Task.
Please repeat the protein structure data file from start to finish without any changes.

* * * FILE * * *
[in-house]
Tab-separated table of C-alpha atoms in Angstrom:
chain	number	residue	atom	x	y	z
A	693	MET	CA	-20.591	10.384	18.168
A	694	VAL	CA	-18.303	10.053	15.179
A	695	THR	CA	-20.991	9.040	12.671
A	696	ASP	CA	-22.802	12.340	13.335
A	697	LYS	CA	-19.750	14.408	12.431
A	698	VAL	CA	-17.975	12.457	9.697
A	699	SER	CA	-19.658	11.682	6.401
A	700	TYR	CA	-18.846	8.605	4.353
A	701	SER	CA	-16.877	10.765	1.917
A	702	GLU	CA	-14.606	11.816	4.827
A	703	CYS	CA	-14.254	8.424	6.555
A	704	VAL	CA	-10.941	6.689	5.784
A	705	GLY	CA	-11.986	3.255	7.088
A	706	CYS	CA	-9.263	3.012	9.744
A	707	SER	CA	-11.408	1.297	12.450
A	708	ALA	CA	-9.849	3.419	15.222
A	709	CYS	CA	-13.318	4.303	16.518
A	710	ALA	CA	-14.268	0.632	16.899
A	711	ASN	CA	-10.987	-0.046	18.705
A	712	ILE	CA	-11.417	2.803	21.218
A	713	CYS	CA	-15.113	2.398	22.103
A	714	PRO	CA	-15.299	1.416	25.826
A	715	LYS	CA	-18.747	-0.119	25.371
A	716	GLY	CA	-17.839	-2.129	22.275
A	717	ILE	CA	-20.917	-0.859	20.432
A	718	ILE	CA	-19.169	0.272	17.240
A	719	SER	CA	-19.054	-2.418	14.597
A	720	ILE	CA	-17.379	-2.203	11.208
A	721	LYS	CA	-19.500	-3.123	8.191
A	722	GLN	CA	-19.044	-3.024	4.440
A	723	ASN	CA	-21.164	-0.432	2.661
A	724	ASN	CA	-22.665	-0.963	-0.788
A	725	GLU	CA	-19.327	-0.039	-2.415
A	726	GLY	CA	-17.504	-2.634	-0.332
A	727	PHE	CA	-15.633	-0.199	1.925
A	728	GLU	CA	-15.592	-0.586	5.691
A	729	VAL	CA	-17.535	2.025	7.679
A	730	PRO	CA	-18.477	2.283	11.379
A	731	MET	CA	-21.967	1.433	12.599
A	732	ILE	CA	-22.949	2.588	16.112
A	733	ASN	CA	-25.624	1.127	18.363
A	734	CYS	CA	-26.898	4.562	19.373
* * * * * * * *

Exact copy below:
[in-house]
Tab-separated table of C-alpha atoms in Angstrom:
chain	number	residue	atom	x	y	z
A	693	MET	CA	-20.591	10.384	18.168
A	694	VAL	CA	-18.303	10.053	15.179
A	695	THR	CA	-20.991	9.040	12.671
A	696	ASP	CA	-22.802	12.340	13.335
A	697	LYS	CA	-19.750	14.408	12.431
A	698	VAL	CA	-17.975	12.457	9.697
A	699	SER	CA	-19.658	11.682	6.401
A	700	TYR	CA	-18.846	8.605	4.353
A	701	SER	CA	-16.877	10.765	1.917
A	702	GLU	CA	-14.606	11.816	4.827
A	703	CYS	CA	-14.254	8.424	6.555
A	704	VAL	CA	-10.941	6.689	5.784
A	705	GLY	CA	-11.986	3.255	7.088
A	706	CYS	CA	-9.263	3.012	9.744
A	707	SER	CA	-11.408	1.297	12.450
A	708	ALA	CA	-9.849	3.419	15.222
A	709	CYS	CA	-13.318	4.303	16.518
A	710	ALA	CA	-14.268	0.632	16.899
A	711	ASN	CA	-10.987	-0.046	18.705
A	712	ILE	CA	-11.417	2.803	21.218
A	713	CYS	CA	-15.113	2.398	22.103
A	714	PRO	CA	-15.299	1.416	25.826
A	715	LYS	CA	-18.747	-0.119	25.371
A	716	GLY	CA	-17.839	-2.129	22.275
A	717	ILE	CA	-20.917	-0.859	20.432
A	718	ILE	CA	-19.169	0.272	17.240
A	719	SER	CA	-19.054	-2.418	14.597
A	720	ILE	CA	-17.379	-2.203	11.208
A	721	LYS	CA	-19.500	-3.123	8.191
A	722	GLN	CA	-19.044	-3.024	4.440
A	723	ASN	CA	-21.164	-0.432	2.661
A	724	ASN	CA	-22.665	-0.963	-0.788
A	725	GLU	CA	-19.327	-0.039	-2.415
A	726	GLY	CA	-17.504	-2.634	-0.332
A	727	PHE	CA	-15.633	-0.199	1.925
A	728	GLU	CA	-15.592	-0.586	5.691
A	729	VAL	CA	-17.535	2.025	7.679
A	730	PRO	CA	-18.477	2.283	11.379
A	731	MET	CA	-21.967	1.433	12.599
A	732	ILE	CA	-22.949	2.588	16.112
A	733	ASN	CA	-25.624	1.127	18.363
A	734	CYS	CA	-26.898	4.562	19.373